by Bill Berkowitz
(IPS) -- A month after Hurricane Katrina devastated the Gulf Coast and New Orleans, the Federal Emergency Management Agency (FEMA) declared that it would use taxpayer money to reimburse faith-based organizations for the services they rendered in the aftermath of the hurricane.
"Religious organizations would be eligible for payments -- if they operated emergency shelters, food distribution centers or medical facilities at the request of state or local governments in the three states that have declared emergencies -- Louisiana, Mississippi and Alabama," FEMA officials said.
FEMA's decision was applauded by supporters of President Bush's Faith-Based Initiative, and criticized by separation of church and state activists.
In his post-hurricane scorecard, Marvin Olasky, the editor of World magazine, an evangelical weekly, asserted that religious organizations were one of the clear-cut winners in the aftermath of the hurricanes.
Olasky has been an adviser to Bush on faith-based matters since the president's days as governor of Texas. While acknowledging that most religious groups would likely not want to avail themselves of the government money because they "are working out of love for God (and also want to avoid political entanglements and preserve their volunteer donor base)," nevertheless, "it's good that religious groups have the same choice that secular groups possess," Olasky maintained.
"FEMA's decision was likely driven by politics," Rob Boston, the assistant director of communications for Americans United for Separation of Church and State, told IPS. "It seems like a crass effort by the Bush administration to take advantage of a tragic situation by placating his conservative constituency."
"After FEMA's ineptitude in the wake of Hurricane Katrina, it's distressing to see the Bush administration making even more blunders," the Rev. Barry W. Lynn, executive director of Americans United, said. "Before you turn over millions of taxpayer dollars to churches, there must be strict accountability and safeguards to protect the civil and religious liberty rights of those who need help."
In light of President Bush's anemic immediate response to the catastrophe, the lack of effective pre-hurricane planning by state and local government, and FEMA's failure to provide timely assistance to the victims, the faith-based community mobilized quickly.
Thousands of vigorous and enthusiastic volunteers who were affiliated with a broad assortment of religious groups stepped up to feed the hungry, shelter the homeless, and serve the needy in countless ways.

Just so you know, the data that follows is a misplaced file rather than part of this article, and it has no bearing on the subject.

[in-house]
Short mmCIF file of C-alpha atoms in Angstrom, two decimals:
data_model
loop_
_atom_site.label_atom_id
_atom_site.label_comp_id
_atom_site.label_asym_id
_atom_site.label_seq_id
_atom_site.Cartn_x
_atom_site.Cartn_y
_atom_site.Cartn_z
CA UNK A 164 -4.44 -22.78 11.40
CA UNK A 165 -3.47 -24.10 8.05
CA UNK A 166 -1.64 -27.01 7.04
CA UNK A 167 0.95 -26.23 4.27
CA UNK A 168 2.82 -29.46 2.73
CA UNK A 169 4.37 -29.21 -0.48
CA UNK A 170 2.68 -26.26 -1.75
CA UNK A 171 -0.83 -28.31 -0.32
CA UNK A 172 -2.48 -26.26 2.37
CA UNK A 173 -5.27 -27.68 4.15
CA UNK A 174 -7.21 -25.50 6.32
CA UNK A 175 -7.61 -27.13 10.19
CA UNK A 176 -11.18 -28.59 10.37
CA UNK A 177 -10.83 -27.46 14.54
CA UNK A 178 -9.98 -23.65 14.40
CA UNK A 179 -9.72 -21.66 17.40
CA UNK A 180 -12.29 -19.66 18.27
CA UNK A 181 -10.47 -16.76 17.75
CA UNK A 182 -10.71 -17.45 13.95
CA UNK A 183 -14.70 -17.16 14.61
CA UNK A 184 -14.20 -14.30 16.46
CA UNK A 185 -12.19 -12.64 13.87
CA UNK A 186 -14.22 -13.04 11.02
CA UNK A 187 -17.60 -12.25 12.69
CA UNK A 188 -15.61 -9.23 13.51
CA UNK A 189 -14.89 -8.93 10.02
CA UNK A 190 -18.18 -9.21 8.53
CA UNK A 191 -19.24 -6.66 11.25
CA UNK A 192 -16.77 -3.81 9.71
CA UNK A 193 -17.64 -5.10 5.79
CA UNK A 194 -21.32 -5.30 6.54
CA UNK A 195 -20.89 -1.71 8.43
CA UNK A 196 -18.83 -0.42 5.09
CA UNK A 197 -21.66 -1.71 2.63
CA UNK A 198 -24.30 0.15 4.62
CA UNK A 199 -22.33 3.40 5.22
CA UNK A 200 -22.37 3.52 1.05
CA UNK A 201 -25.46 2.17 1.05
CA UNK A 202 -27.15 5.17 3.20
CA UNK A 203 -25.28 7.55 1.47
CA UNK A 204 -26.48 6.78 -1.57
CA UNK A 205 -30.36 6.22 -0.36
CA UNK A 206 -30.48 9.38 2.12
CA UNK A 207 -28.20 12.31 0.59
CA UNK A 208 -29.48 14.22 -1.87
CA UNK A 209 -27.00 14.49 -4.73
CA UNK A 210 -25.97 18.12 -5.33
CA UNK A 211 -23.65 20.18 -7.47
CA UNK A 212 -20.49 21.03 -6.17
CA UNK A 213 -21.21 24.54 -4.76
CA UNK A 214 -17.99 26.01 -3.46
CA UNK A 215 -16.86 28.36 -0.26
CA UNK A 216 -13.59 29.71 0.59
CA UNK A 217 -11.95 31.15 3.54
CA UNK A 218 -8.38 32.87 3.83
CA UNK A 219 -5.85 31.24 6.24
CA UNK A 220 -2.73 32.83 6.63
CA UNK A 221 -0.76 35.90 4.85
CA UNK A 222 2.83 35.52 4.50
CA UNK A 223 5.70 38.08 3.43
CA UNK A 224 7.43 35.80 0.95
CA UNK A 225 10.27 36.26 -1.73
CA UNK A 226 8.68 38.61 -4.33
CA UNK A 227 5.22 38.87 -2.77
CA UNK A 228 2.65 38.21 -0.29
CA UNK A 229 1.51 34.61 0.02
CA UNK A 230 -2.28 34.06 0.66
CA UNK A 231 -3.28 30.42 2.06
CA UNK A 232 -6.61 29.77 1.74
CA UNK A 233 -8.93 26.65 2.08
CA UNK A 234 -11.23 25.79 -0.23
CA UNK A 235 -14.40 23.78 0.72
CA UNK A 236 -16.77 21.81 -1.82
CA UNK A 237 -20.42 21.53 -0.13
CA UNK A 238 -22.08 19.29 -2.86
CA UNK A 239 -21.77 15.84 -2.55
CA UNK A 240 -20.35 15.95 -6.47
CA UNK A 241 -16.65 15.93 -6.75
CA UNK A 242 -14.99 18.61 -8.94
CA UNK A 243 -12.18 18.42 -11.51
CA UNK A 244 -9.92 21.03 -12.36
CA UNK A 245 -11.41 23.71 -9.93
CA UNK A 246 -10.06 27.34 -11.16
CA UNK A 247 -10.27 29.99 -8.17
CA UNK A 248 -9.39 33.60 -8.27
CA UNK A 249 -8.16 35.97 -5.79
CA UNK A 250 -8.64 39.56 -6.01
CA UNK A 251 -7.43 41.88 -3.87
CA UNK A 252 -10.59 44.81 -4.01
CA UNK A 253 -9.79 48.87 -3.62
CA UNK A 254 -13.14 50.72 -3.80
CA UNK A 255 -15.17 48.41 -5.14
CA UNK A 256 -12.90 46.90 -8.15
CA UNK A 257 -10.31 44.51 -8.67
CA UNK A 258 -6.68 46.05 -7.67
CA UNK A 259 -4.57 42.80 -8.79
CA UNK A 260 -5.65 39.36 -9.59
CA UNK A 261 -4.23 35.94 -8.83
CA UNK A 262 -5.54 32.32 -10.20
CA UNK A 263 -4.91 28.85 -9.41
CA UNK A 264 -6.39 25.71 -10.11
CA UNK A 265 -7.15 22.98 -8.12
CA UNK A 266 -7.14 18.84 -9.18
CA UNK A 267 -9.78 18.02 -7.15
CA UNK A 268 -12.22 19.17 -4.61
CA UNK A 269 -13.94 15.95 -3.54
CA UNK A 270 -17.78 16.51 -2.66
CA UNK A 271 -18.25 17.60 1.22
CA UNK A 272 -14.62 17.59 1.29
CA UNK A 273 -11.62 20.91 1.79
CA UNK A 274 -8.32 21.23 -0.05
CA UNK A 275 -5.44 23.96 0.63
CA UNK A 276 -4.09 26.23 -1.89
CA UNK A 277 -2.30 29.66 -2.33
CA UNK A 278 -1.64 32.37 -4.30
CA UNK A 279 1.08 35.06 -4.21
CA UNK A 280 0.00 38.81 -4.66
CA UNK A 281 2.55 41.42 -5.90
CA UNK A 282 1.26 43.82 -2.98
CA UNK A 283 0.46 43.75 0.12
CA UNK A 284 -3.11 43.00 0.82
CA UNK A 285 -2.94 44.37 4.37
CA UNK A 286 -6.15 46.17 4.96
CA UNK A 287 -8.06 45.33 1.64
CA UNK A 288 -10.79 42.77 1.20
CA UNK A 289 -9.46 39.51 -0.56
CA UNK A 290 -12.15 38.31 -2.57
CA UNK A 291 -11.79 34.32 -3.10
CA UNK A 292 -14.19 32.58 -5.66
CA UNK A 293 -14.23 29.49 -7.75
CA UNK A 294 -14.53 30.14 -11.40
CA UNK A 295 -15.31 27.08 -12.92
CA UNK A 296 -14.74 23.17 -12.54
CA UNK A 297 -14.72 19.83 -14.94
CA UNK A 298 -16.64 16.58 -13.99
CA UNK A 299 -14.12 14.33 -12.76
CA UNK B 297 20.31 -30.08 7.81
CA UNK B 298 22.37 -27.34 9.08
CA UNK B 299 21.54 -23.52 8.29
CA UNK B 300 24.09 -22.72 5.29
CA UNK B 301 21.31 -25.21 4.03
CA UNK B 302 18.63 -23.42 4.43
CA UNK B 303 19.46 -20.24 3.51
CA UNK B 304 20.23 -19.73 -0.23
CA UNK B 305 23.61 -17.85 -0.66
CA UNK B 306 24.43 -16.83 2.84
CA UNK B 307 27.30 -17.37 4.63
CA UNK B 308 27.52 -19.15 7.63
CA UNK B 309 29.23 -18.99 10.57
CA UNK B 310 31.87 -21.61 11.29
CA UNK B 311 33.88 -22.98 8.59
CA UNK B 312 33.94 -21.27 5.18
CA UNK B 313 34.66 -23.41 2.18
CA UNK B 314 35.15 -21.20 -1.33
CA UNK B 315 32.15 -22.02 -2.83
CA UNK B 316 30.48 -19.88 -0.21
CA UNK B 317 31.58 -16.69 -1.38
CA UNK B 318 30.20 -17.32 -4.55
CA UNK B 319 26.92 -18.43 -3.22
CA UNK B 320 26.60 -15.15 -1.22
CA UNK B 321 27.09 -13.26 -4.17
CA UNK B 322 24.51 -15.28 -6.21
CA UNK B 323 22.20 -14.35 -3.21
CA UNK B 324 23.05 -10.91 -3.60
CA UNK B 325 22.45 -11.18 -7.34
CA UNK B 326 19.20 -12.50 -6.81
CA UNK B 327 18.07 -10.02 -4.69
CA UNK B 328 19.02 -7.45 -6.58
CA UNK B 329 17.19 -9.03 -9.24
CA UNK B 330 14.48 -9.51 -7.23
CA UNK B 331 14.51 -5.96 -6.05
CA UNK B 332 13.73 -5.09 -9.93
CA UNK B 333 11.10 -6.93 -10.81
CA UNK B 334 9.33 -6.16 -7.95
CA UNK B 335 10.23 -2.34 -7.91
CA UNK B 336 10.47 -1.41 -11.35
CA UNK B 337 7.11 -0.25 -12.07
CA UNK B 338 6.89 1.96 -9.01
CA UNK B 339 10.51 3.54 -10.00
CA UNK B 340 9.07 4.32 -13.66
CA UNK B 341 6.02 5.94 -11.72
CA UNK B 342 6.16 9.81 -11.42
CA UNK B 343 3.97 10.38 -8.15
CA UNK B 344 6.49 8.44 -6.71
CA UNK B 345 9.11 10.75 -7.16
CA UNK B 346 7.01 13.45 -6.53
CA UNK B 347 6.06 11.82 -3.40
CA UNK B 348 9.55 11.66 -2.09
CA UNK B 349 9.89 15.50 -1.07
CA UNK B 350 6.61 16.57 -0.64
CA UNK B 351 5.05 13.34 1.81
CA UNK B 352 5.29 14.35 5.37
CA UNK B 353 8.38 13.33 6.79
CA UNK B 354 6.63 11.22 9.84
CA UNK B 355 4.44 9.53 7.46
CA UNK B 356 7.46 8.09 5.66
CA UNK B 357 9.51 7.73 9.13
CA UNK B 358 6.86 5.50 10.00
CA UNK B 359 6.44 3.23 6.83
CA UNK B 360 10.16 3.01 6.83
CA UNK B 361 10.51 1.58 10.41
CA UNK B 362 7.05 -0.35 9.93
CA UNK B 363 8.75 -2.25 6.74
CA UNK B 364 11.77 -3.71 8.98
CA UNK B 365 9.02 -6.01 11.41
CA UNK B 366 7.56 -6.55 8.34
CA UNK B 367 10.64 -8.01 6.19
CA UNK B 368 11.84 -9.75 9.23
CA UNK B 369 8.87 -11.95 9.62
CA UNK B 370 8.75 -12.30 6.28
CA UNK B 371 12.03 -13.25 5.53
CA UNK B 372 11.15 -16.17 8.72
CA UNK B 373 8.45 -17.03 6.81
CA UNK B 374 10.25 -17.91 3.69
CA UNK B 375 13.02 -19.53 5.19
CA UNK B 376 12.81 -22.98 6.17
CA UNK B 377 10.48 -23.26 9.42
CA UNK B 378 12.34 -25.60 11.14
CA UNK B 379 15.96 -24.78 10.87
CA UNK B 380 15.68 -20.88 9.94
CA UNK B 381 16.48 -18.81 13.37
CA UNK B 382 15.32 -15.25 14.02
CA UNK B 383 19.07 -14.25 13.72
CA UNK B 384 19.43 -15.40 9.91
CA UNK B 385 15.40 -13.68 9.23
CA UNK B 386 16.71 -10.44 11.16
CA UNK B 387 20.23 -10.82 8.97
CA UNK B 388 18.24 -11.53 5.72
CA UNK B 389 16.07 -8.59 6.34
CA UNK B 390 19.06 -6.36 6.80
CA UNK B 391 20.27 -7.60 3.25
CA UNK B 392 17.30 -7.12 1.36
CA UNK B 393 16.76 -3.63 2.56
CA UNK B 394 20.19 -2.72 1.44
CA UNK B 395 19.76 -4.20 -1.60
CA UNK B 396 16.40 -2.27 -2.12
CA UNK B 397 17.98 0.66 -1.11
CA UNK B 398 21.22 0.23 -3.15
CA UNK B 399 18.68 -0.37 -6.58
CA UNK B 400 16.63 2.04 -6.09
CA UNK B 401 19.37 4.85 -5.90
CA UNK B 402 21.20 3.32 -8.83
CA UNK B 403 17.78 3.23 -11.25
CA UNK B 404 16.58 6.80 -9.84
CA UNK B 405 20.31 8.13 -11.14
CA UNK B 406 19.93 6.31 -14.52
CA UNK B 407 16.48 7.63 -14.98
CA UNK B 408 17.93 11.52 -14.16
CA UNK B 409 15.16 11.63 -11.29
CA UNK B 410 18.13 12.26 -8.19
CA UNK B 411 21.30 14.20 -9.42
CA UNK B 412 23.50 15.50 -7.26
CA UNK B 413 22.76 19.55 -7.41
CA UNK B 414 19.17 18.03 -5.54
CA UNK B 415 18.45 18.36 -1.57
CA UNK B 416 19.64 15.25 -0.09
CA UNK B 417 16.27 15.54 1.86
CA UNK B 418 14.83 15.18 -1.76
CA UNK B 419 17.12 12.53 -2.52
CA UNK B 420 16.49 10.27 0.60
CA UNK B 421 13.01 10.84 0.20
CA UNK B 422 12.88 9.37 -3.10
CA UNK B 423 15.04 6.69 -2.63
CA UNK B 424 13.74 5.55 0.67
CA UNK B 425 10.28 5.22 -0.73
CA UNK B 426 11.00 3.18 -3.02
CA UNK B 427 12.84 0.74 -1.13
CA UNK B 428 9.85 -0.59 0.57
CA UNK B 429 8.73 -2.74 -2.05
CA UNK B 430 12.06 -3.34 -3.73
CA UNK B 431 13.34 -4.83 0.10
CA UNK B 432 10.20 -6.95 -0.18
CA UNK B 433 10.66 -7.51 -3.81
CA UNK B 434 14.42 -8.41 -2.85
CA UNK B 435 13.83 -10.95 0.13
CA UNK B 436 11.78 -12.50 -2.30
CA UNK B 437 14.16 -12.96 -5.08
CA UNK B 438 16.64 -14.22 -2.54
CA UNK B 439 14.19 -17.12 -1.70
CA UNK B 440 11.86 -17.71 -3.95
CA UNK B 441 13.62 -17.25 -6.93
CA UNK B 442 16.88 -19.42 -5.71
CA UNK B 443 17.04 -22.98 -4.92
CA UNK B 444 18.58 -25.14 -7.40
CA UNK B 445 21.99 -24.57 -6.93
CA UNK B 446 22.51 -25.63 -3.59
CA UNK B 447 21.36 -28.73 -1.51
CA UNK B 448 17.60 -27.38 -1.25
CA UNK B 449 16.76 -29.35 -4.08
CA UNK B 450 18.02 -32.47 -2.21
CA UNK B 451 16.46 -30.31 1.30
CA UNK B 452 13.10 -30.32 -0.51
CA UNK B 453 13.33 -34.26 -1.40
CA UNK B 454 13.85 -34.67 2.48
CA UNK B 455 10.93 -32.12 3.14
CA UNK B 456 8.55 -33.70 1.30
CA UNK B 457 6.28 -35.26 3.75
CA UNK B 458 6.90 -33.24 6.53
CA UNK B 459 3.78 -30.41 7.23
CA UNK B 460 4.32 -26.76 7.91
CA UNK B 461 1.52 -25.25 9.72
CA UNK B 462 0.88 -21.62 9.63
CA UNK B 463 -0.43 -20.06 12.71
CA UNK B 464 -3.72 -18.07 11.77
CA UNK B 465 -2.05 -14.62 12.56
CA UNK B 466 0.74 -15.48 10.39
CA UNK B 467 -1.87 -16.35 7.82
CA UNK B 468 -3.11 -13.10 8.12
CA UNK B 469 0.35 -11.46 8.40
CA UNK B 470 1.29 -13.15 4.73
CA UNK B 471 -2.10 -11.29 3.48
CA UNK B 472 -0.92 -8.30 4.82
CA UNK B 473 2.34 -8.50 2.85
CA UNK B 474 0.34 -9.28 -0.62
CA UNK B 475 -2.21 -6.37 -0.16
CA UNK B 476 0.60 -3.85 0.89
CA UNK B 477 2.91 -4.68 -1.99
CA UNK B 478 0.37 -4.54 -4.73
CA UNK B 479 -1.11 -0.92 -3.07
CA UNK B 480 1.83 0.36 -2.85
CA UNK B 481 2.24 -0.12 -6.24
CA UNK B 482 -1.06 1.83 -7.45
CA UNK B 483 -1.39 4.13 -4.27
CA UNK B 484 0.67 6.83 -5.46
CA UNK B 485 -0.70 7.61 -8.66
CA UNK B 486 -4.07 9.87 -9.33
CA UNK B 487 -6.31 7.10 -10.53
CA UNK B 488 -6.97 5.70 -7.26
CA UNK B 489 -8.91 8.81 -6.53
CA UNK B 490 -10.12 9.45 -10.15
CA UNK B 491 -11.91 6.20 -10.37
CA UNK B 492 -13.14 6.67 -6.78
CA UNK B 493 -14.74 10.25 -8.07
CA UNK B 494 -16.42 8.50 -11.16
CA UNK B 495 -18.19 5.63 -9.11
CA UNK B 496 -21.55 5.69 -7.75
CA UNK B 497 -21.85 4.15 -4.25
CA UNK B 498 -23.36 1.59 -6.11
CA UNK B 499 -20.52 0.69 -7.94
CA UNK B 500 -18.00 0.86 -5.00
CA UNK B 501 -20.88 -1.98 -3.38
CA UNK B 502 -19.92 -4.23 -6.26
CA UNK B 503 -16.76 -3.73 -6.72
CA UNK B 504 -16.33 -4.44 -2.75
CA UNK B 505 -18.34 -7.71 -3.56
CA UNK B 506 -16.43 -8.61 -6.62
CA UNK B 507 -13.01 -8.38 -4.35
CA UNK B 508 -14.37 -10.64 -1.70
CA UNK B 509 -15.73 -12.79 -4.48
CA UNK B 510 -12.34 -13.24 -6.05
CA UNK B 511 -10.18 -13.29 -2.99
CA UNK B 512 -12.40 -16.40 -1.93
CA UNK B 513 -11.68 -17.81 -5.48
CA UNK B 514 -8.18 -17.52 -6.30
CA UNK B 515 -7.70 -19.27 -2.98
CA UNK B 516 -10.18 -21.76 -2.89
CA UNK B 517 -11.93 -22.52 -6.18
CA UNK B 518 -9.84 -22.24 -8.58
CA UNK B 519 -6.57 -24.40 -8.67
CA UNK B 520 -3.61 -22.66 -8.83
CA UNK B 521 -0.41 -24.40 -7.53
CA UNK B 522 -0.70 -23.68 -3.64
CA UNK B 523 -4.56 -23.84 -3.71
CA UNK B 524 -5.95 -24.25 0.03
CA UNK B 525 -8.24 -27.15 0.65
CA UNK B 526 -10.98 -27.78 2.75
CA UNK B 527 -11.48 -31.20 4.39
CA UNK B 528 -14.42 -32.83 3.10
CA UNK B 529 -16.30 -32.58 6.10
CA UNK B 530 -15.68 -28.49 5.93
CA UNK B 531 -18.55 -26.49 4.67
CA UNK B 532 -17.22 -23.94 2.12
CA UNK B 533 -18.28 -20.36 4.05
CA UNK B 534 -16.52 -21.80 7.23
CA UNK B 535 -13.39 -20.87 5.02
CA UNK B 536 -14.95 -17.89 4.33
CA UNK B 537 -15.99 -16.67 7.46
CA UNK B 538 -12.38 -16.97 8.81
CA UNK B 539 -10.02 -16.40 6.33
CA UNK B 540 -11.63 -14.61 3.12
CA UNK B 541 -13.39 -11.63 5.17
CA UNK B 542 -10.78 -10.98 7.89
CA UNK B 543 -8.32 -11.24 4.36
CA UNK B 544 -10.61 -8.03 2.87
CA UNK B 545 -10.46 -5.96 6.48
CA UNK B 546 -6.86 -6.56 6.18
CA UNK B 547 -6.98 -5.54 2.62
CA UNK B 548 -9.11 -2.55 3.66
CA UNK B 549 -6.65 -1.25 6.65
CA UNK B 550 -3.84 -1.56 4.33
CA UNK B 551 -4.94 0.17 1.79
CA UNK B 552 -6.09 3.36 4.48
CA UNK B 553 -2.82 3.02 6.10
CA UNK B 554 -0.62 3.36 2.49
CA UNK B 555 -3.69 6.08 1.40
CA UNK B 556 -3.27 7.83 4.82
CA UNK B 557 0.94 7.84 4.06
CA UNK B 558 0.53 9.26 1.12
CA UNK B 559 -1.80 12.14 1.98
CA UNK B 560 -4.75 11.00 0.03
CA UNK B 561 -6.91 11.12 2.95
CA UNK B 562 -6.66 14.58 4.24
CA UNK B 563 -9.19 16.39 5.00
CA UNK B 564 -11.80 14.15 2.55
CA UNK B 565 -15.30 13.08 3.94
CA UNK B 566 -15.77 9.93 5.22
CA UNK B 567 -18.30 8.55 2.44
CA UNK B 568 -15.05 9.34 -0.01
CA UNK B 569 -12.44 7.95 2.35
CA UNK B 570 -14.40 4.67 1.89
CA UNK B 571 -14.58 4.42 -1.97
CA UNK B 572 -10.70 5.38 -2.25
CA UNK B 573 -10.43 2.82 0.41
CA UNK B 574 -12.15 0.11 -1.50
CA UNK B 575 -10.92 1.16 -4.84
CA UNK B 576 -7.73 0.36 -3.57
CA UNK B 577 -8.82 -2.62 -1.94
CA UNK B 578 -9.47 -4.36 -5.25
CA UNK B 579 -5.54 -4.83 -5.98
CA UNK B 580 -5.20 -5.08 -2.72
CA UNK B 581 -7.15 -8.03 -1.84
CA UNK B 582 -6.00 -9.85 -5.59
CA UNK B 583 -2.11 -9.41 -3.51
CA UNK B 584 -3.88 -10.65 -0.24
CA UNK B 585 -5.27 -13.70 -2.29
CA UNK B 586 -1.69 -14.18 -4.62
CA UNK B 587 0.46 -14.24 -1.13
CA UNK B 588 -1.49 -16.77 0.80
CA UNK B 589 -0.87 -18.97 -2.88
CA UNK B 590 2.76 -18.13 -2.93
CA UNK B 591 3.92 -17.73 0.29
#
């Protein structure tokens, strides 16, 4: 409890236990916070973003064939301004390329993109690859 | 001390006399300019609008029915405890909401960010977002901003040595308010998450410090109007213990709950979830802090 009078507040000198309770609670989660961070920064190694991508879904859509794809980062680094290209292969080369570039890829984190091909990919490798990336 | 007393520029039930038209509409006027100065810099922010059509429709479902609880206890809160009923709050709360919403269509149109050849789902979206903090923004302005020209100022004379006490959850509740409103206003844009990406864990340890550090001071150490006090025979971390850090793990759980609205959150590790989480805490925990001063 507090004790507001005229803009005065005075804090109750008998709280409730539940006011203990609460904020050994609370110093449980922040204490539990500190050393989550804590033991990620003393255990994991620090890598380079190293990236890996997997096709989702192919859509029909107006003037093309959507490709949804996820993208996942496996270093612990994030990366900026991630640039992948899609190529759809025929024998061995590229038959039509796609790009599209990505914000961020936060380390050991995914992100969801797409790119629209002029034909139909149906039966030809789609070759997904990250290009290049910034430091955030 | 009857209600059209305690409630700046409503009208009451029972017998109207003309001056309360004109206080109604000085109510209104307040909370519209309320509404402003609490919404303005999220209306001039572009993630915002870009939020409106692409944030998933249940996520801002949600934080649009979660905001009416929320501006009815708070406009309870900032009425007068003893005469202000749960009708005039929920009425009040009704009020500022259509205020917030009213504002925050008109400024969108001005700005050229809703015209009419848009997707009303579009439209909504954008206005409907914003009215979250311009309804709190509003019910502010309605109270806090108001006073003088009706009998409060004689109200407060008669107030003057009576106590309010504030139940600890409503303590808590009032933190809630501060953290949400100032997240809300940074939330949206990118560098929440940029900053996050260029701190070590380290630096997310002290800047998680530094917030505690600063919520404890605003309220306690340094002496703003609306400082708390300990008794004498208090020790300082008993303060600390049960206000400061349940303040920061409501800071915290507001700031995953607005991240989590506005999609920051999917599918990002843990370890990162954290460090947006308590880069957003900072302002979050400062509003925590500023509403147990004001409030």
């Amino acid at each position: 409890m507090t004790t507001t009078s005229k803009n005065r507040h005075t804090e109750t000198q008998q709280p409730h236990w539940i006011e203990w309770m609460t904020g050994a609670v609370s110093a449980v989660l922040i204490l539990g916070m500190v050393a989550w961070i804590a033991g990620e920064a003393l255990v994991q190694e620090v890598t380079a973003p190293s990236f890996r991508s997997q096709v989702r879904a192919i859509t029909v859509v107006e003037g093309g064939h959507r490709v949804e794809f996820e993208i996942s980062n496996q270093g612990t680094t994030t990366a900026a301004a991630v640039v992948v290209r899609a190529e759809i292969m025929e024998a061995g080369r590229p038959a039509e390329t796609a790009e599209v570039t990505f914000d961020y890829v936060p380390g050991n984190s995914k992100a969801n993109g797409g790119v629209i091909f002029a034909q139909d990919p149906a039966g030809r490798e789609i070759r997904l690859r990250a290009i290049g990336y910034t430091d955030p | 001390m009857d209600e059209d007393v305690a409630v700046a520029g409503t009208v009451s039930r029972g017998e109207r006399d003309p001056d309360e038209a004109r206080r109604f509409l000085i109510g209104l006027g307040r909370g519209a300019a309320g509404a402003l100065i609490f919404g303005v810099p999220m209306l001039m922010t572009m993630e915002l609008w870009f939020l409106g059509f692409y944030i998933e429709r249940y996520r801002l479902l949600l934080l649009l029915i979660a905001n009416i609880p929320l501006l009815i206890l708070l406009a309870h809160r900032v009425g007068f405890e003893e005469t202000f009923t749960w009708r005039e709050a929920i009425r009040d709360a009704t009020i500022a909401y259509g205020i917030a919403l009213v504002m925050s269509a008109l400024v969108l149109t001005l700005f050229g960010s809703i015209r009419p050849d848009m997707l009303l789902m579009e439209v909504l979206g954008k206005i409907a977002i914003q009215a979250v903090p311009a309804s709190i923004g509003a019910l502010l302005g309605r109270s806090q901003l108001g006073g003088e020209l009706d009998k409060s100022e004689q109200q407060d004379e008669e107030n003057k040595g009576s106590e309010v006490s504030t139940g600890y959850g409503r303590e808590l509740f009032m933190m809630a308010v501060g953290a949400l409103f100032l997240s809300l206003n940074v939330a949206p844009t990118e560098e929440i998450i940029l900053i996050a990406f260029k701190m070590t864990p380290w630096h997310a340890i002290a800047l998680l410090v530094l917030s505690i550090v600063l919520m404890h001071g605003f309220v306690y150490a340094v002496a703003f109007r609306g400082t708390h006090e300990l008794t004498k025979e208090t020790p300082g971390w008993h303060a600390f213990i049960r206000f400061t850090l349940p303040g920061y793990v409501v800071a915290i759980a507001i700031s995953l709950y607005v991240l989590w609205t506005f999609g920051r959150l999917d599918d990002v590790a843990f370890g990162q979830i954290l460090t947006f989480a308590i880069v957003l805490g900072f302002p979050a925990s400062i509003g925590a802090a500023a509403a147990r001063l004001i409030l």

While acknowledging the "instrumental" role faith-based organizations were playing in hurricane relief, Jim Towey, the assistant to the president and director of the Office of Faith-Based and Community Initiatives, reiterated the administration's commitment to "make sure there is a level playing field so faith-based groups are not discriminated against," during a recent interview with Christianity Today.
Since Bush announced his faith-based initiative in January 2001, "leveling the playing field," or removing so-called barriers excluding faith-based groups from competing with secular groups for government grants to provide social services, has been its major rationale.
Shortly after his first inauguration, Bush introduced his faith-based initiative by issuing two executive orders. One established the White House Office of Faith-Based and Community Initiatives, while the other instructed the Departments of Health and Human Services, Labor, Justice, Education, and Housing and Urban Development to set up Centers for Faith-Based and Community Initiatives within their agencies.
(Eight federal agencies and the U.S. Agency for International Development and the Small Business Administration currently have faith-based offices.)
Departments were to look at "regulations, rules, orders, procurement, and other internal policies and practices, and outreach activities that either facially discriminate against or otherwise discourage or disadvantage the participation of faith-based and other community organizations in federal programs."